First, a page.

Step 7: Ending Your Stitch

When you are at the end of the color you are working on, bring your need through some of the stitches in the back of your work (like the second way you start a stitch). Pull tight all the way through and cut the yarn right where it comes up out of the back of your work. That's it!

Step 8: The Top

Time to do the top. You could have cut this earlier, but I cut it last. It doesn't matter.

Since we made all the pieces the same width, the top will be a perfect square. Cut out your top piece.

Now you need to cut out the top of the middle where the tissues will come up. I actually forgot and started stitching and had to pull my stitches out for the pictures. You can see some fibers that got left behind.

You can cut the middle however big of small you want. For my Pattern I cut a 30 by 30 square that is a frame with 7 square wide sides. So the middle that was cut out was 16 squares by 16 squares. I couldn't get my bulky scissors in to cut it so I used an exacto to get it started. Then finished with the scissors.

The top was a pain to design and to stitch, mostly because of the middle. I just kind of went for it and left strings hanging when I wasn't sure if I was done with that color. Finish all the stitches and then use black around the inside part. I figured since the middle of the top was mostly black anyway, it would look better all outlined in black.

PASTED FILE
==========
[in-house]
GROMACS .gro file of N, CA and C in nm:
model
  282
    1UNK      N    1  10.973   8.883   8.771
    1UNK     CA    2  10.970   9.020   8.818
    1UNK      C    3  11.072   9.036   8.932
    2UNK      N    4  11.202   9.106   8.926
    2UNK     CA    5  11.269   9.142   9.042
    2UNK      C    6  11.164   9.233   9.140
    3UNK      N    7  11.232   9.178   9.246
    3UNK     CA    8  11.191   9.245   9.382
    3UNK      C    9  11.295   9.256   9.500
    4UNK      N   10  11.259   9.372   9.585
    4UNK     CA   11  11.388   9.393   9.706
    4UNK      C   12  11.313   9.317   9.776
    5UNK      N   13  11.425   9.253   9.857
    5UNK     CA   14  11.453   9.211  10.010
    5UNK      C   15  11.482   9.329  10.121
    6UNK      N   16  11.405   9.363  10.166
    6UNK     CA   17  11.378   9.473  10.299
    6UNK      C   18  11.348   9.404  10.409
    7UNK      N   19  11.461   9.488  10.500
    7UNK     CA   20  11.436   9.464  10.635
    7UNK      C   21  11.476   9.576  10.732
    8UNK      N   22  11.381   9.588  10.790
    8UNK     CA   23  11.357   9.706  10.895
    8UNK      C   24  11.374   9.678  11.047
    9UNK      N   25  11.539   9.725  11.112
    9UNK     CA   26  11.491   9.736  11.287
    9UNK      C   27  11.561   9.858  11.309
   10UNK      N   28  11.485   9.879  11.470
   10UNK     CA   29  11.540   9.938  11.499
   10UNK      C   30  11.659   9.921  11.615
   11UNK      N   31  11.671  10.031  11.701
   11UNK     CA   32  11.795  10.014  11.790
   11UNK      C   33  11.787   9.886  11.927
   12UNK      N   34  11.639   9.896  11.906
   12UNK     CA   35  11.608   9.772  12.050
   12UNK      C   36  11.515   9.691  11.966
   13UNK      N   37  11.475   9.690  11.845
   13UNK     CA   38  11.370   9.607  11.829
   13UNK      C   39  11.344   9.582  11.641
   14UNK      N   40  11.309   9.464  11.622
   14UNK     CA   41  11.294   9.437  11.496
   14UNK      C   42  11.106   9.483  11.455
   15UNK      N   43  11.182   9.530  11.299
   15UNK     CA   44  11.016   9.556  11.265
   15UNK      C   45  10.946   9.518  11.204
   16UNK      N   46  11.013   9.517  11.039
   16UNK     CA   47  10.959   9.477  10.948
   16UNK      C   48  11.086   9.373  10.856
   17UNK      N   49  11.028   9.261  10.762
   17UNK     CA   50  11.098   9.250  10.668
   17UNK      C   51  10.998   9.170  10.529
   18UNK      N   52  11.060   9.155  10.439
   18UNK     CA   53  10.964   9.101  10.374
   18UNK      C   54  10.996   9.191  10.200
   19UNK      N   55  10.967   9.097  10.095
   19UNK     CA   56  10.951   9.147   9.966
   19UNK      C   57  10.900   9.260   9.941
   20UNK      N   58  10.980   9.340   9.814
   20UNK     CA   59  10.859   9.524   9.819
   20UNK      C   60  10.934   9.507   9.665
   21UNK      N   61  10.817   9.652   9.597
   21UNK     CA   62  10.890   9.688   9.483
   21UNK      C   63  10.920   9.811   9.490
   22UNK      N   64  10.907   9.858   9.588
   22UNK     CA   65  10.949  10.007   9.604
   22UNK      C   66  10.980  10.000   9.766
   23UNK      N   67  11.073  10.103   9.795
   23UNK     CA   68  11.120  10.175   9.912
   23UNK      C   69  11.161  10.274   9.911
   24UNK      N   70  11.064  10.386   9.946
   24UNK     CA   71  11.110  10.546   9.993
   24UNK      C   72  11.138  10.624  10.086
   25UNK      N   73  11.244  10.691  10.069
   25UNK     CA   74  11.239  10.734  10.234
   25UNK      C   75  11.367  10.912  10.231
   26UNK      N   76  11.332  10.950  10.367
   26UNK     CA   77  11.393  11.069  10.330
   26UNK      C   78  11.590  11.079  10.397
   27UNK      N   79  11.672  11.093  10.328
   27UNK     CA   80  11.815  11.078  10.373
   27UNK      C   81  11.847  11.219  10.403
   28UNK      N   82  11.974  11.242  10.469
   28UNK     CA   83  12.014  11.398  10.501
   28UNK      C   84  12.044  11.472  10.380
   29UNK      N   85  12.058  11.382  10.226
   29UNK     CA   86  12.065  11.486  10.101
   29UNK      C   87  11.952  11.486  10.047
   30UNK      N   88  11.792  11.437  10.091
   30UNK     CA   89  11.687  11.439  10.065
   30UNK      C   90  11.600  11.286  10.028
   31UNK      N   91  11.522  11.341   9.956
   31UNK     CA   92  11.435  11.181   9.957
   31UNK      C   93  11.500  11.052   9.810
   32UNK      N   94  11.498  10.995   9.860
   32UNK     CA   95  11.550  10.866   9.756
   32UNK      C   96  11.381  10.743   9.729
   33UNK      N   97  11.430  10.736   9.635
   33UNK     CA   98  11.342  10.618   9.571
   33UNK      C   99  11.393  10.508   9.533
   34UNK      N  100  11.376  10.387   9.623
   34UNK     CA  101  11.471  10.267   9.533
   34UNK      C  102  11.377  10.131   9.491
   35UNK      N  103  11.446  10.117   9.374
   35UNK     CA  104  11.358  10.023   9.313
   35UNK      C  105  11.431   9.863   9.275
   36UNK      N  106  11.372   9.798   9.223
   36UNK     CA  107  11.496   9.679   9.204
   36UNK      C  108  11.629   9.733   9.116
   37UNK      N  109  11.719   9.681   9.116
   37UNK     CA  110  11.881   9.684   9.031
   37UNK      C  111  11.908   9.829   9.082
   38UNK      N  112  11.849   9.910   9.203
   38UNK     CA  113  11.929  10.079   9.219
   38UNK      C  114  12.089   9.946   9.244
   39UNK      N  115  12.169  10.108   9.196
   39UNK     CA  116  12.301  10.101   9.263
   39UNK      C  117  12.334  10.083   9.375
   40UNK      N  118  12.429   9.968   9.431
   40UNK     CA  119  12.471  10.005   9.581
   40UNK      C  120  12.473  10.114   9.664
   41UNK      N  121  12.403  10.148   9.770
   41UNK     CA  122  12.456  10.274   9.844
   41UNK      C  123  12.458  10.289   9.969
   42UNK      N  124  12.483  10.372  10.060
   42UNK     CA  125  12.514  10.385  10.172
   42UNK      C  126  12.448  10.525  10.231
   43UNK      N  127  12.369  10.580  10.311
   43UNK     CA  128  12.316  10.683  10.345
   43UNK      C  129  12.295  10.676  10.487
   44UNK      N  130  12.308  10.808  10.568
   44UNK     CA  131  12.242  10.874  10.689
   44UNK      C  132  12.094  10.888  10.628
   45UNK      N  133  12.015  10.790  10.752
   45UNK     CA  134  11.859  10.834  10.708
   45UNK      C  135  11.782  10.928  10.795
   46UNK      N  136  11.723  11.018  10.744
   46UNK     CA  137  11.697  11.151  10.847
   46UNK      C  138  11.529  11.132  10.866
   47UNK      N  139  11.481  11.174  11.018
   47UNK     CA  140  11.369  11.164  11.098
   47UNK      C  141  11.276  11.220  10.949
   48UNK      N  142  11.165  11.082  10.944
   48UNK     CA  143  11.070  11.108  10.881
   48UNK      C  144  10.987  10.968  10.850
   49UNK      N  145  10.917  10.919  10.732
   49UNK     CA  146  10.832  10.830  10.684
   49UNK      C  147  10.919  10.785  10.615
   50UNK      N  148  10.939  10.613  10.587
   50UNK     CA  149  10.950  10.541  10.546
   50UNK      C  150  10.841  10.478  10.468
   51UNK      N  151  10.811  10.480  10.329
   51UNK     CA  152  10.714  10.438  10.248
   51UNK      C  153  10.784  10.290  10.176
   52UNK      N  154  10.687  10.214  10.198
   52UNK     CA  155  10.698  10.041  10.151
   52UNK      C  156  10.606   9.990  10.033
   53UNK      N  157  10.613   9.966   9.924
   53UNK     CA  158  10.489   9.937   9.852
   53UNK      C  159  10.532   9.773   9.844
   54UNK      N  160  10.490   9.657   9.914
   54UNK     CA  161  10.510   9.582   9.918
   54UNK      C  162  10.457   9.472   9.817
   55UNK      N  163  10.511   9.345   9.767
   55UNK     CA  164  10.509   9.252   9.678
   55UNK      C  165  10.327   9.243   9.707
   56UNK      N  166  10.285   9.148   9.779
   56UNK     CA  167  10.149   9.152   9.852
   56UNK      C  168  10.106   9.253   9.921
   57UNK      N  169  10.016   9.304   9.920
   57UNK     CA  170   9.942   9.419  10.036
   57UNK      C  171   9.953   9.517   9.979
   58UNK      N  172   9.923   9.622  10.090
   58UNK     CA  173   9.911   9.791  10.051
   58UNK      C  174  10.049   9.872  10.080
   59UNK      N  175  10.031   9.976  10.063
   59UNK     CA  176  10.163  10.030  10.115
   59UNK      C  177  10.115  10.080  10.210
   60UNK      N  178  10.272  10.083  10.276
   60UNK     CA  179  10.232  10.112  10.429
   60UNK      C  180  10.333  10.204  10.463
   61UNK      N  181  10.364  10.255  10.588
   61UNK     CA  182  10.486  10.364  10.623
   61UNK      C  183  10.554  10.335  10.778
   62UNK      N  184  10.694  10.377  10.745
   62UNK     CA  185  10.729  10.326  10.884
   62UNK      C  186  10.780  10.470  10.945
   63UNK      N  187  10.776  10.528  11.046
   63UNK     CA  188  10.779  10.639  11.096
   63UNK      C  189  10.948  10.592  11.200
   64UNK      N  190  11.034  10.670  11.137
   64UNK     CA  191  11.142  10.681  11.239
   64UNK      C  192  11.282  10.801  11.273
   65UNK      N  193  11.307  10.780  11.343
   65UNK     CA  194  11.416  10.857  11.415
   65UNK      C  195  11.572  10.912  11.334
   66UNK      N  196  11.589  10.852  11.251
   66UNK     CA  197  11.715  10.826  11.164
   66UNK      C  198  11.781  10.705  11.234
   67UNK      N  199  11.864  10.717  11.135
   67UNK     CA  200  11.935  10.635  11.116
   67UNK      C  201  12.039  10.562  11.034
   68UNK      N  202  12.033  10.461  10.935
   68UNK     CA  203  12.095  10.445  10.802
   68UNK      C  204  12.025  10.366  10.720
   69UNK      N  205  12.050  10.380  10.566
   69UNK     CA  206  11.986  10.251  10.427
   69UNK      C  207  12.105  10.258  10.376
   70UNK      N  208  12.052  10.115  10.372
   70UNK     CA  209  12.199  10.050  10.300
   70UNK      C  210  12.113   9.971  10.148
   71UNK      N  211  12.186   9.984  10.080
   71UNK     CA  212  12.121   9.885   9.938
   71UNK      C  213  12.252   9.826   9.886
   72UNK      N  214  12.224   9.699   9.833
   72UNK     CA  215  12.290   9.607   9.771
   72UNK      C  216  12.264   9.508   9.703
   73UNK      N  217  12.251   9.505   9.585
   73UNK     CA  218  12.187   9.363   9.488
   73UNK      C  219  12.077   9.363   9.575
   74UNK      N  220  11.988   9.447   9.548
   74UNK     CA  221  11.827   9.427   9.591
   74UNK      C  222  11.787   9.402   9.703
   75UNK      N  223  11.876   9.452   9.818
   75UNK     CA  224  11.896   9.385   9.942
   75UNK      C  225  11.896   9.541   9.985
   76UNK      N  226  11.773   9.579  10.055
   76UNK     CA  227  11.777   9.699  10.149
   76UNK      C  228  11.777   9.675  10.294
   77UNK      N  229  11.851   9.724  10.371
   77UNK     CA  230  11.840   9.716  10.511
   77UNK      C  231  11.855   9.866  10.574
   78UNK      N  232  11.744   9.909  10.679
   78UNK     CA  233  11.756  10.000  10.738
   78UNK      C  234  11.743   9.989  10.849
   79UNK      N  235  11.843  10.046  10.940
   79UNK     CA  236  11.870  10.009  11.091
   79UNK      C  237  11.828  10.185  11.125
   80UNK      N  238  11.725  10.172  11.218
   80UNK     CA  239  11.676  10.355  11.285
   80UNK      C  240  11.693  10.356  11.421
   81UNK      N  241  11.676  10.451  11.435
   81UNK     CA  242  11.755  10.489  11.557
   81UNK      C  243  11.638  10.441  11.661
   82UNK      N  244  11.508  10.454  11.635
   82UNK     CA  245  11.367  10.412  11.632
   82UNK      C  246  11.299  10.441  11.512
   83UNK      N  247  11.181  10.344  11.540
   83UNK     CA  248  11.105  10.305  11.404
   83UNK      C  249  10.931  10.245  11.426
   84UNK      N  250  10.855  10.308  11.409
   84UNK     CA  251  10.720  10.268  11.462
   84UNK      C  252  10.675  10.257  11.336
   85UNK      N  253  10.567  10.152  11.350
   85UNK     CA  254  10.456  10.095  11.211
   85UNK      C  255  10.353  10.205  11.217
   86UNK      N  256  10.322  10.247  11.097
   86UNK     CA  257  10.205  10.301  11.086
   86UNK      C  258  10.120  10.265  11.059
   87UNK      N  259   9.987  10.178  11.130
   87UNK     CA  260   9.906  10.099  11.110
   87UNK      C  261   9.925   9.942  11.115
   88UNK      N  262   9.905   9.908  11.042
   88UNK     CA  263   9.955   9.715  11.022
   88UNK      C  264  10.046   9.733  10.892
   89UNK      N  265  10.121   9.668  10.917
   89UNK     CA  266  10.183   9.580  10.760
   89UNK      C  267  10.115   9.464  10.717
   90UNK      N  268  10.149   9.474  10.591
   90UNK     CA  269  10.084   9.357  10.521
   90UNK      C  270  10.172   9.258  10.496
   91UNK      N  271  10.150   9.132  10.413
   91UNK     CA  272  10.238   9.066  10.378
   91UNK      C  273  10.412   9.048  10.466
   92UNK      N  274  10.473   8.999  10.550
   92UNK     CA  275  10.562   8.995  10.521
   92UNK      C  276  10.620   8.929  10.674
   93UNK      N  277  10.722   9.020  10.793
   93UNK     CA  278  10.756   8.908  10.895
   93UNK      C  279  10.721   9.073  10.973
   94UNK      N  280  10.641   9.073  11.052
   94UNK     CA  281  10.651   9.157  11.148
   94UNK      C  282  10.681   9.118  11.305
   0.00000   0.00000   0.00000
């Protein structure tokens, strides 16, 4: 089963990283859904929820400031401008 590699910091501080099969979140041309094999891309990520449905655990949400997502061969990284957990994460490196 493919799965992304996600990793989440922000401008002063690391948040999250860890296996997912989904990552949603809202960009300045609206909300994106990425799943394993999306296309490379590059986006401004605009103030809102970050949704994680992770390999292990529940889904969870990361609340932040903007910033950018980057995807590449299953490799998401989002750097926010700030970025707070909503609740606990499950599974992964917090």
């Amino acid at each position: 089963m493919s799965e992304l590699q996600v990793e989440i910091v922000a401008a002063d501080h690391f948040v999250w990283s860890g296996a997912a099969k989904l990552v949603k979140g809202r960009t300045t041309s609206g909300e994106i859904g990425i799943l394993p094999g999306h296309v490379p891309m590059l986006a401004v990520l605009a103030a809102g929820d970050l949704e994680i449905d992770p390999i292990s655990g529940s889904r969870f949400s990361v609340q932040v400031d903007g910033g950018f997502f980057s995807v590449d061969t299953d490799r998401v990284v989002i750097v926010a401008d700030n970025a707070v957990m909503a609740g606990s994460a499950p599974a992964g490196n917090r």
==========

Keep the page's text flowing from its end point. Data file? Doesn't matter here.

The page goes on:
Time to assemble.

Step 9: Assemble

You can see you will, obviously, be attaching all the sides to the middle and then the sides together. I just kind of went for it, but after having did it, I suggest you attach all the sides to the top first, mostly because if you don't and you finish your yarn up at the top, it is hard to tuck the end of your yarn away. I suggest you attach the sides to the top and then work from the top out to the edges so you finish at the edges and have an easier time finishing.

Don't forget to stitch around the bottom of the pieces so it looks all nice.

You can do what you want to put it together, but some things I did were, double stitches on all corners for stability and to cover all the plastic I could, and I attached all pieces with my medium red (my light and dark red blend) except for the middle of the sides which I connect with the medium grey.

Step 10: Enjoy

You are done. Doesn't it look fancy! Don't light the tissues! It won't end well!